Andrew Wood, MFA, Yale School of Drama • Essentials Online starting soon. • Call for a Free Informational Session • (323) 836-2176

the actor and the lizard brain

Famous brain scientist Paul McLean came up with a model of the brain that still has some currency today. In this model, there are three areas. The first is called the “R-complex”, so named because it is the part of the brain that resembles the brains of reptiles. It controls “the four F’s” (fighting, fleeing, feeding, and f*cking). The so-called “lizard brain” is attuned to primitive matters, matters of survival. The second portion of the brain is the portion we have in common with other mammals: the limbic system. The limbic system is the source of pleasure and pain, of maternal behaviors like nursing, and the urge to play. Finally, the “neo-cortex”, or new brain, is most developed in humans, and is the source of reason, logic, and abstract thinking.

The activities of the R-complex (lizard brain) and the limbic system are largely unconscious.

Timothy Wilson, a psychologist at the University of Virginia, in Strangers to Ourselves: Discovering the Adaptive Unconscious, writes that our five senses at any moment take in over 11 million pieces of information. Our conscious minds can handle about 40 pieces of information per second.

This unconsciousness presents a challenge for the actor: this means that an actor can be mentally alert and engaged in a scene, but his limbic system and R-brain can be disengaged, and it won’t feel at all unusual to him, since he is used to those being unconscious processes anyway. However, if the limbic system and the R-brain are asleep, those of us in the audience watching the actor will feel similarly disengaged. We will see an actor who appears to be engaged and responsive from the neck up: the portions of the anatomy that have to do with forming intelligible language, with talking and listening, may be active, but the rest of it will be inert. The truth is that when we watch something, our lizard brain and our limbic system are watching too. And if the corresponding portions of the actor’s brain are not engaged, we are likely to disengage as well.

It is common to see actors whose “limbic” or emotional system is alive and well, they are not only talking and listening but visibly “feeling” things as well, and yet, they leave us largely uninvolved. In watching them, we are aware of some kind of activity in their chests: they register emotional pleasure or pain in that part of the body (“the heart”). We recognize the range of emotions that they pass through, but we are not moved to feel with them, to empathize. This is very common. Such acting can be totally “believable” and totally uninteresting at the same time. It often suffices in television and film, where editing and musical accompaniment can compensate for the shortfalls of the actor. But it is not acting that inspires anyone, it is not acting that is particularly memorable, it does not make anyone feel more alive.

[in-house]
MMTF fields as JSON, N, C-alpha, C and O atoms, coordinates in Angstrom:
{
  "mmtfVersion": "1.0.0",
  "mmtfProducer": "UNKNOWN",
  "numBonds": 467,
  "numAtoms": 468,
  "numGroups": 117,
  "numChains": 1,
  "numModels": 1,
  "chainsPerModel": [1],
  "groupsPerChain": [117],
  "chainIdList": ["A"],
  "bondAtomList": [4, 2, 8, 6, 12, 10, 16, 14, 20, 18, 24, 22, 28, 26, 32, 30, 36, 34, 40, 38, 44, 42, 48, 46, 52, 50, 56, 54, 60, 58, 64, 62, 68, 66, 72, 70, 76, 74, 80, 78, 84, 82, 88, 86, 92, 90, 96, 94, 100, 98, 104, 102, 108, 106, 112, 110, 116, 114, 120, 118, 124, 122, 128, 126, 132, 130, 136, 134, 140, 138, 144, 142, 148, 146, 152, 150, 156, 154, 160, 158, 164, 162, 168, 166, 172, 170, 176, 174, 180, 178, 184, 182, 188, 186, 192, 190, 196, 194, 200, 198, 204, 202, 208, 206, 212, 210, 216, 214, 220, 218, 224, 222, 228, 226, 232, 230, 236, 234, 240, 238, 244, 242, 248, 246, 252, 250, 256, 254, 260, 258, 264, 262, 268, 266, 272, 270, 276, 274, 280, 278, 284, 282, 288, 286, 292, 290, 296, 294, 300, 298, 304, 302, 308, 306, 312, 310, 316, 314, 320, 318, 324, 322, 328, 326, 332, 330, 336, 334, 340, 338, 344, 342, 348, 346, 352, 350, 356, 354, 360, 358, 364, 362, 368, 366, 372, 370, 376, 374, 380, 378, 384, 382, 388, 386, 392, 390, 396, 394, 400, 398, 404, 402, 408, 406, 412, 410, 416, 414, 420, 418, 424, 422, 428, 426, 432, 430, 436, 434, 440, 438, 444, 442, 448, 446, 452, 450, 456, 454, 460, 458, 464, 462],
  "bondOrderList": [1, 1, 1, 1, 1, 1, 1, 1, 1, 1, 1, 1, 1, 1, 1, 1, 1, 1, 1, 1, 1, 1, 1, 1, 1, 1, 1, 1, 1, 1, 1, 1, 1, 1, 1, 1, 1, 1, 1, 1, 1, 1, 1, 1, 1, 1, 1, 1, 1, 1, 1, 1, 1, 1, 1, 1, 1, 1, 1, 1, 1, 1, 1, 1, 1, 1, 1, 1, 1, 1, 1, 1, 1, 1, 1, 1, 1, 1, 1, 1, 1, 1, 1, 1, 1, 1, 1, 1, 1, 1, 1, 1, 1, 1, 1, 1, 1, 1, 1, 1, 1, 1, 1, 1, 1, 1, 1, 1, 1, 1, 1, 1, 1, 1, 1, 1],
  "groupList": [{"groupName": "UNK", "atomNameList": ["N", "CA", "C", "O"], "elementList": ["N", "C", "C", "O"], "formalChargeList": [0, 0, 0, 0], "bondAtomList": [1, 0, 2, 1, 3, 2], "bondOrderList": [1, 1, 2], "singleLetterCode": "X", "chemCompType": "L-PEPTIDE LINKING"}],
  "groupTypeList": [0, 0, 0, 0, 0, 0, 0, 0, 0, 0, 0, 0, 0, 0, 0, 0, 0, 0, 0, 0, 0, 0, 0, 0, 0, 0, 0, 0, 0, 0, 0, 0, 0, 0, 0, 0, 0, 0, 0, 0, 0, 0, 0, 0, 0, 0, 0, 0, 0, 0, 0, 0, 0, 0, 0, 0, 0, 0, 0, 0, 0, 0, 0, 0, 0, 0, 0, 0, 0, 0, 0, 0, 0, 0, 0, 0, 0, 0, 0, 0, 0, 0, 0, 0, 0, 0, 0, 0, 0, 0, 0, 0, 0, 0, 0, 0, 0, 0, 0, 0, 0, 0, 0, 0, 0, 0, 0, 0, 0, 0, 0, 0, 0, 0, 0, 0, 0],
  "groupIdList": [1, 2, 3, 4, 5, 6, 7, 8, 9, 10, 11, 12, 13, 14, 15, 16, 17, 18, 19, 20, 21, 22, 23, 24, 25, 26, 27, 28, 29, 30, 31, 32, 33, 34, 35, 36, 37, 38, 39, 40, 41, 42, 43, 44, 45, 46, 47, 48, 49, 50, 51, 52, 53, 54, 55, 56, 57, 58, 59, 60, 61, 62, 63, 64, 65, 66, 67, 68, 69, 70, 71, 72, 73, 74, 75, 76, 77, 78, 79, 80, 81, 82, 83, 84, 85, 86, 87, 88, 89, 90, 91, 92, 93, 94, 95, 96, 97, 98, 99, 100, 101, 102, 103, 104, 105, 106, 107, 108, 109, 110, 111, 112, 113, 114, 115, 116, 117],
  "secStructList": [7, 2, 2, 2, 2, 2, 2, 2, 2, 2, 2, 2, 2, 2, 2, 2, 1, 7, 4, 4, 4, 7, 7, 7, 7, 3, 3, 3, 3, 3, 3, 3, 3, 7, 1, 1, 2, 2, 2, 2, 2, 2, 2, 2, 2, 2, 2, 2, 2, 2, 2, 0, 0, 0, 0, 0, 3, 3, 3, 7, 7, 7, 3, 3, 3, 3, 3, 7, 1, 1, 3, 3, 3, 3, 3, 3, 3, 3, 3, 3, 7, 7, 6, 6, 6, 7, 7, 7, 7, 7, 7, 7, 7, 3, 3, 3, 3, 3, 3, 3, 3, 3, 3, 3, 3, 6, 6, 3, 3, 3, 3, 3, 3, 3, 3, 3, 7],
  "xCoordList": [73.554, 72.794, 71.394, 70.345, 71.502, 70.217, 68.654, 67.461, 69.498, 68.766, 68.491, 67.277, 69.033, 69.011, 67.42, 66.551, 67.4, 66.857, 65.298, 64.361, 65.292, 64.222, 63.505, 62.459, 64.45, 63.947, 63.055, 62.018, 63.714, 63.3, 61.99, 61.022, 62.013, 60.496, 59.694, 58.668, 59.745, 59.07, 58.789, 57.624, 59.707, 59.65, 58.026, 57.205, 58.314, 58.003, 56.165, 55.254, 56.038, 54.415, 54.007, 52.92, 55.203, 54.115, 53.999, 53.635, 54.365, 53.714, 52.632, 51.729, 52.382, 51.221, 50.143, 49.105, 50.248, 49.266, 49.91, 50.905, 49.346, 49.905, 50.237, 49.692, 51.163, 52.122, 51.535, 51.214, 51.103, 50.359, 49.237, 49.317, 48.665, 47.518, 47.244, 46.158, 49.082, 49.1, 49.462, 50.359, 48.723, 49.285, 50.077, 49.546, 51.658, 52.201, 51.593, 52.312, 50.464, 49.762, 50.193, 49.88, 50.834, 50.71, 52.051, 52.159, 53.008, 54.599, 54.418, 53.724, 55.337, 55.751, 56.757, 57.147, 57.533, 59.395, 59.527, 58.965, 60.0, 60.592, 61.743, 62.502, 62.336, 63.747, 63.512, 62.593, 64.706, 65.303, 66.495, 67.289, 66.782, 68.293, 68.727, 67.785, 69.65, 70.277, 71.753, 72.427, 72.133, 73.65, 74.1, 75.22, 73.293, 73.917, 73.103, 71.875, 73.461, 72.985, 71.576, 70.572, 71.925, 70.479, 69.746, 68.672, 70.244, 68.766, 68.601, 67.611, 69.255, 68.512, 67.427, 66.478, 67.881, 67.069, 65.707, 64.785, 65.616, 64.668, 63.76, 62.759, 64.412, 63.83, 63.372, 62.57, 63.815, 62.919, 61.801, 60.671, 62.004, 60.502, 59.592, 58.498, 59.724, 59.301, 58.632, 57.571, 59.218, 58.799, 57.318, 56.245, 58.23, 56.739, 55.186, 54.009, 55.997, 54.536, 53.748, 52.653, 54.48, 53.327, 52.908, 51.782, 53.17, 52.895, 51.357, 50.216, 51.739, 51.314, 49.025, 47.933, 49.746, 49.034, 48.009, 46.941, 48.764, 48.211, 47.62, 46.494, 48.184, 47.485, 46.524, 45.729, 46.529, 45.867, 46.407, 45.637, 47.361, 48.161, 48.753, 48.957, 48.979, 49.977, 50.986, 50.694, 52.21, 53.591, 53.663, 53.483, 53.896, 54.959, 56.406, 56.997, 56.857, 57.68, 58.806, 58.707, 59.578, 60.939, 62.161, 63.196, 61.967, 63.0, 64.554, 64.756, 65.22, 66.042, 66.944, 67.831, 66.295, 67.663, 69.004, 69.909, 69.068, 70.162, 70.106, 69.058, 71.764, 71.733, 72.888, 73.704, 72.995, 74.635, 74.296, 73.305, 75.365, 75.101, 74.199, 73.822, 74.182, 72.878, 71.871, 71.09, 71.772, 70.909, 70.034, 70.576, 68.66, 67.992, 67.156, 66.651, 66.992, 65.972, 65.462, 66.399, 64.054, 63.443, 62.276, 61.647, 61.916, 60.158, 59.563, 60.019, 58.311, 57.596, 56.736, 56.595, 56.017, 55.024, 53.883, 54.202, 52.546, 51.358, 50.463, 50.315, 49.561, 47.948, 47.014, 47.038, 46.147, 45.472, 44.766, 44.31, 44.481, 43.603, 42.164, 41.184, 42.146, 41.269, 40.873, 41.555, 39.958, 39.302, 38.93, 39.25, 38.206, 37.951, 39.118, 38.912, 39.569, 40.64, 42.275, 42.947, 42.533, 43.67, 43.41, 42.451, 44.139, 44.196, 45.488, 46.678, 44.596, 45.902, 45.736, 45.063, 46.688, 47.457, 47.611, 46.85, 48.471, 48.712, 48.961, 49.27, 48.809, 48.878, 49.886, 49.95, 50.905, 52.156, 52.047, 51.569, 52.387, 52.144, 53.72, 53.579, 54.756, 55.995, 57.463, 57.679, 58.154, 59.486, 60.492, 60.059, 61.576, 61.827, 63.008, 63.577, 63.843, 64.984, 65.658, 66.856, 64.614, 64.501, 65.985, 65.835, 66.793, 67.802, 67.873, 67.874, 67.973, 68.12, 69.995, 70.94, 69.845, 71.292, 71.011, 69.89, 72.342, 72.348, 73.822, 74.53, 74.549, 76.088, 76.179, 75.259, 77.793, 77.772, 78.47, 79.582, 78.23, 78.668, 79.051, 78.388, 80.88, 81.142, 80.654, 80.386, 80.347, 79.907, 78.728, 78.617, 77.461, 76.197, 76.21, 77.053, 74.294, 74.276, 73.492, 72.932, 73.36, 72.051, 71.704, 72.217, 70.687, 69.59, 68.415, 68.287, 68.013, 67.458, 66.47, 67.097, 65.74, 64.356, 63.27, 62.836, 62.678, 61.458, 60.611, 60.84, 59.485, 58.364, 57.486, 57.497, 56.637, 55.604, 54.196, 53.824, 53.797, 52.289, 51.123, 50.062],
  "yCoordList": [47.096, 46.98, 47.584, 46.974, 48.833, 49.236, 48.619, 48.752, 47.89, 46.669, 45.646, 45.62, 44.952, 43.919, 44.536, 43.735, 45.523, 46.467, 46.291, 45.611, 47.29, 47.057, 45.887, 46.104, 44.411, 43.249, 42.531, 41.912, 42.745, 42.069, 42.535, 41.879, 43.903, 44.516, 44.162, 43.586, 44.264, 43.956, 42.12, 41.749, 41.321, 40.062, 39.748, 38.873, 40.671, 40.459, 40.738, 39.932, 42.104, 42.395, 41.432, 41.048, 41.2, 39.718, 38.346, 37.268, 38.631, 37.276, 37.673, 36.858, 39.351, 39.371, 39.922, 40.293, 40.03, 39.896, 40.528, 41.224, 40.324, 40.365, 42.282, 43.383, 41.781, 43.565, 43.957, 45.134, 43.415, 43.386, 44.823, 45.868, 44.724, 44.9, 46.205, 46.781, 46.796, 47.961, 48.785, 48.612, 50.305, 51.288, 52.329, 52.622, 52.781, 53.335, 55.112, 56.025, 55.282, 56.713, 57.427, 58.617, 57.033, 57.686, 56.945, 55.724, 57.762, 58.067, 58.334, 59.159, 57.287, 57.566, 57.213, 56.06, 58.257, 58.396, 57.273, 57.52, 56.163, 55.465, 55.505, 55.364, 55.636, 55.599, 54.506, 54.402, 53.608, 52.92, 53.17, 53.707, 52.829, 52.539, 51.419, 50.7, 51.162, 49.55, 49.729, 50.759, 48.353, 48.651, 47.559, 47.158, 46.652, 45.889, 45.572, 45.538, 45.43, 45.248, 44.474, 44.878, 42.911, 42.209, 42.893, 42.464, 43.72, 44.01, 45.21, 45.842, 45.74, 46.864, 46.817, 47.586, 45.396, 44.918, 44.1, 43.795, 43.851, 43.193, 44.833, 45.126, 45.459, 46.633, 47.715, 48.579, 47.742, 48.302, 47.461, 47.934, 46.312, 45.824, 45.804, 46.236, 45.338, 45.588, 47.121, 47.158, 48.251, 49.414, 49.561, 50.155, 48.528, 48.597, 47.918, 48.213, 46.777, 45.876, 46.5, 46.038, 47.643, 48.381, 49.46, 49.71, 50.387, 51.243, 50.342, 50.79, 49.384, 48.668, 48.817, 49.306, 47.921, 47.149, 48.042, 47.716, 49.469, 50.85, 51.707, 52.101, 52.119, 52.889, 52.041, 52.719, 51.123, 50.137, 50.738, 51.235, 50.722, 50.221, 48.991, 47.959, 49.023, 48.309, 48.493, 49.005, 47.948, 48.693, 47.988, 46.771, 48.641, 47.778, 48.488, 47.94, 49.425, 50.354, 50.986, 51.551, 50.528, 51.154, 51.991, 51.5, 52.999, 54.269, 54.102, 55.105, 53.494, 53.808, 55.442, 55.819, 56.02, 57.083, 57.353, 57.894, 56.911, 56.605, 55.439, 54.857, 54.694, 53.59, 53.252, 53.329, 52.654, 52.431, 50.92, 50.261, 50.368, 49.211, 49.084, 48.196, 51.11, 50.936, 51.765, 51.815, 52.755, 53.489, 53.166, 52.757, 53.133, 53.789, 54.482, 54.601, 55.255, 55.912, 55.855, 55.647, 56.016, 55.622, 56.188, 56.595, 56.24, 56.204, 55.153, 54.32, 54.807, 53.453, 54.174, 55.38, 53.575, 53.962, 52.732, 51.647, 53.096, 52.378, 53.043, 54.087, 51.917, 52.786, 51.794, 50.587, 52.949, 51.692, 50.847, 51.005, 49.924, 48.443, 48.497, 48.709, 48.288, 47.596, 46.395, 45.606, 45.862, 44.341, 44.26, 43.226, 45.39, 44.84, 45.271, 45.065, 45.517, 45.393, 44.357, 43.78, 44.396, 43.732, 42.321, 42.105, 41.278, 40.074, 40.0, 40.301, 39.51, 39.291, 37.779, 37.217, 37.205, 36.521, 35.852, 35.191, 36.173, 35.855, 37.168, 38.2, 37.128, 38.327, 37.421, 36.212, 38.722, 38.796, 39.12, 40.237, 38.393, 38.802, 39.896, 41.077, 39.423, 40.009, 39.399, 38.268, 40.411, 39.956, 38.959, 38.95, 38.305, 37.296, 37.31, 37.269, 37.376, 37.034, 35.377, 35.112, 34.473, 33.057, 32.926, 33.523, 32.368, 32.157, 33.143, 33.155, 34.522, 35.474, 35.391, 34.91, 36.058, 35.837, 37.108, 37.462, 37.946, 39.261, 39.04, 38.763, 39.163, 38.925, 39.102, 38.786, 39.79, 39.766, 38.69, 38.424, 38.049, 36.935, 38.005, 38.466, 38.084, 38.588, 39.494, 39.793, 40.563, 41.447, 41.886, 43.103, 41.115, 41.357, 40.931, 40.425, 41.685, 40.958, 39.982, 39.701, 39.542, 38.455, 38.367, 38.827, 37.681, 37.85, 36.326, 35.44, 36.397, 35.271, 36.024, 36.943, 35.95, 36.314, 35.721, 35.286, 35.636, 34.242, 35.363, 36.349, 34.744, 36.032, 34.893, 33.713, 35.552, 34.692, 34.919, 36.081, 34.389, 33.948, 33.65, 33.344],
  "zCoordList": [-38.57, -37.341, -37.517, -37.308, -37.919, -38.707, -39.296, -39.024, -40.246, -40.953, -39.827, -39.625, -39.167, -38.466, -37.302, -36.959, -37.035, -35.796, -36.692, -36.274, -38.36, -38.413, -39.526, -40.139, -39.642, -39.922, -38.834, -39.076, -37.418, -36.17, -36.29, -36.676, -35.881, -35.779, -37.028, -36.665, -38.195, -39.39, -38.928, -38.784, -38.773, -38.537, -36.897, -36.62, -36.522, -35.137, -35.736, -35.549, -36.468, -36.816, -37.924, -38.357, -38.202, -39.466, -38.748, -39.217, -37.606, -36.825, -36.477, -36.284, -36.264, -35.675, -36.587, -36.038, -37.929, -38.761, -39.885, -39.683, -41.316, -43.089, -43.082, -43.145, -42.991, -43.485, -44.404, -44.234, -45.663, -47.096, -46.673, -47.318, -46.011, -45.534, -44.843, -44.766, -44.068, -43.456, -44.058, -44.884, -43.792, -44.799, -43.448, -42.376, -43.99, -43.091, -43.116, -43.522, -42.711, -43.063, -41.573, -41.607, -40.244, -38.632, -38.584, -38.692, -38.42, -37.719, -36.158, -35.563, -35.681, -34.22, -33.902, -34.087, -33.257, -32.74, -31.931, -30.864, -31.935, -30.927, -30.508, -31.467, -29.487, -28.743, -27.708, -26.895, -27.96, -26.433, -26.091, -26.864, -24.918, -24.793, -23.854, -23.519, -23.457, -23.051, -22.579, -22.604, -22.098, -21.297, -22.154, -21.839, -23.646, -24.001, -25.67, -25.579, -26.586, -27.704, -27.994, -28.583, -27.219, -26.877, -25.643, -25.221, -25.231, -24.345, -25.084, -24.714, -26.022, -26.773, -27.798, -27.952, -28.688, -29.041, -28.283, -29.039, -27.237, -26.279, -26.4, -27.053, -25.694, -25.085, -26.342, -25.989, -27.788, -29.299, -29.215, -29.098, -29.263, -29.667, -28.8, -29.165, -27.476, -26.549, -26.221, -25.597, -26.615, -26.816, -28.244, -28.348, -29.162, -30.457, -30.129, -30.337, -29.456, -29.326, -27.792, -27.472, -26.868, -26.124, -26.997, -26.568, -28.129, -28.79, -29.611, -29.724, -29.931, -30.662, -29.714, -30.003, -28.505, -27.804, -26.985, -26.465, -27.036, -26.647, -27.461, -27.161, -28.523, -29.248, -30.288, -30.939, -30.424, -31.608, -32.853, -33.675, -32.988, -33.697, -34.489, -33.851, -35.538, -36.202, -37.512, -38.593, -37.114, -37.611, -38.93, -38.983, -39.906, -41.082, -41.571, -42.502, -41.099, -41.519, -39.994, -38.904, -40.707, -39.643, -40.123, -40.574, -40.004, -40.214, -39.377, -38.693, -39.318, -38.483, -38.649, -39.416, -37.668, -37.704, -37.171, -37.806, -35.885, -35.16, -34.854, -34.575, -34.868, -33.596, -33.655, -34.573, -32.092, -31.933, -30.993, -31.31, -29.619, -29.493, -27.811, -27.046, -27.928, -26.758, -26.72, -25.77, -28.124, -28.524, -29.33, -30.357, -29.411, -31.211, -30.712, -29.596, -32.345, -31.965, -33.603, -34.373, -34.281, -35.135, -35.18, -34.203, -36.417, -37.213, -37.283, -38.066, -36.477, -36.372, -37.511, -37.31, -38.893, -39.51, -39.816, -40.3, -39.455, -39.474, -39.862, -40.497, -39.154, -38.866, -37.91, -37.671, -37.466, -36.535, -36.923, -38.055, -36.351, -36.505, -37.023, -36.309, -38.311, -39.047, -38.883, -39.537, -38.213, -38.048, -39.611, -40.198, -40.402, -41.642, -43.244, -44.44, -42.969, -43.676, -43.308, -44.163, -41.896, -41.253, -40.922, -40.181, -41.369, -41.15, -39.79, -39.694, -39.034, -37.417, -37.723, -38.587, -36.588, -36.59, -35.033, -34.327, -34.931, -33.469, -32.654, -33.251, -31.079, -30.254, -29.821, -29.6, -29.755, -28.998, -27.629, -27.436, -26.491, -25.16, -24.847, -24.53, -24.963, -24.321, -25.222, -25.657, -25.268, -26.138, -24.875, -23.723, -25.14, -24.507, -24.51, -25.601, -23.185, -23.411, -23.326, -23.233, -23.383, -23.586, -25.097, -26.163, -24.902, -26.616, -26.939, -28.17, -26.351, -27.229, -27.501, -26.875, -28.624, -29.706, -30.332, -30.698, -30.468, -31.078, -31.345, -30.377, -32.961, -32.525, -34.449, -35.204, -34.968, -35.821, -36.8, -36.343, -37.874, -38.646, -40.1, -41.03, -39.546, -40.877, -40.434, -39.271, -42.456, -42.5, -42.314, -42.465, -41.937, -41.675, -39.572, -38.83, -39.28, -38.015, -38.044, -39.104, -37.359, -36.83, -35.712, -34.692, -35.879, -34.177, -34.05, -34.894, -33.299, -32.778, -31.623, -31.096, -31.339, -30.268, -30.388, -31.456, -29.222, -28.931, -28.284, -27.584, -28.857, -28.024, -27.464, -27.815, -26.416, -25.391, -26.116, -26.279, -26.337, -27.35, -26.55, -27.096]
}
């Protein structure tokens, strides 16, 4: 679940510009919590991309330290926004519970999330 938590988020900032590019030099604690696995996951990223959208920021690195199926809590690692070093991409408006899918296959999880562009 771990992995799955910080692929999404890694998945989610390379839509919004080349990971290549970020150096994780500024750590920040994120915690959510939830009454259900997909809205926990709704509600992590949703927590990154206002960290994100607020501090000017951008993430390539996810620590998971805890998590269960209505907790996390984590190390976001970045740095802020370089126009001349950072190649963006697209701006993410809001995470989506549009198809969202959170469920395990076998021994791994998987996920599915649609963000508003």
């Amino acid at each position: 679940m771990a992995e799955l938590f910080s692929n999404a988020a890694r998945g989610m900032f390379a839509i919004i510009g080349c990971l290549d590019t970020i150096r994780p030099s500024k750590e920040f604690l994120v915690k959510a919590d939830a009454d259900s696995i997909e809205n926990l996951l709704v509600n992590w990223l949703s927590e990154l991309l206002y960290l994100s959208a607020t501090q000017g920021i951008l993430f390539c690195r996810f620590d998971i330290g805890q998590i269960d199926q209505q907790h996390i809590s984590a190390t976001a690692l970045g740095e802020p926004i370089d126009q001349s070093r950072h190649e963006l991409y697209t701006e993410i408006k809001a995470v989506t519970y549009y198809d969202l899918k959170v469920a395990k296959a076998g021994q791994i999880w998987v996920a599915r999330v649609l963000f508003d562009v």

The actor whose R-brain is engaged is viscerally alive. We sense a vitality in the actor’s stomach and pelvis that we register in those regions of our own anatomy. It is in this part of the body that the four F’s actually take place (eating in the belly, operation of the legs (for fight or flight) in the hips, and the genitals for sexual activity) Our lizard brain is very attuned to the state of those around us, and when we sense that they are viscerally alive, engaged, or threatened, we come to life as well. It is this level of engagement that prompts us to say that we were “gripped” or “compelled” by an actor’s performance.

I remember, long before I knew anything about acting, being in an acting class and watching a student do a monologue from The Matchmaker. This student, I recognize now, was viscerally engaged. At the time, all I knew was that it seemed like something was happening inside her body while she was acting, in a way that seemed totally different from what went on when everyone else was acting. I don’t mean inside her body in the sense of “feelings”, but rather it seemed like there were moving parts that were moving for her but that stayed still for most people when they act. Looking back, I can now say with certainty that what I was registering was the engagement of the Pilates core, that network of muscles in the pelvis which are responsible for supporting the spine and maintaining balance.

The imperative of getting the R-brain or lizard brain active is the reason why in the approach that I teach, we attempt to understand every scene through the prism of need. If we can find a “hot” need to pursue, and truly understand the way in which we attempt to influence our world in the scene in order to get the need met, we are well on our way to waking up the sleeping serpent. And who doesn’t want to watch something in which a sleeping serpent is roused?

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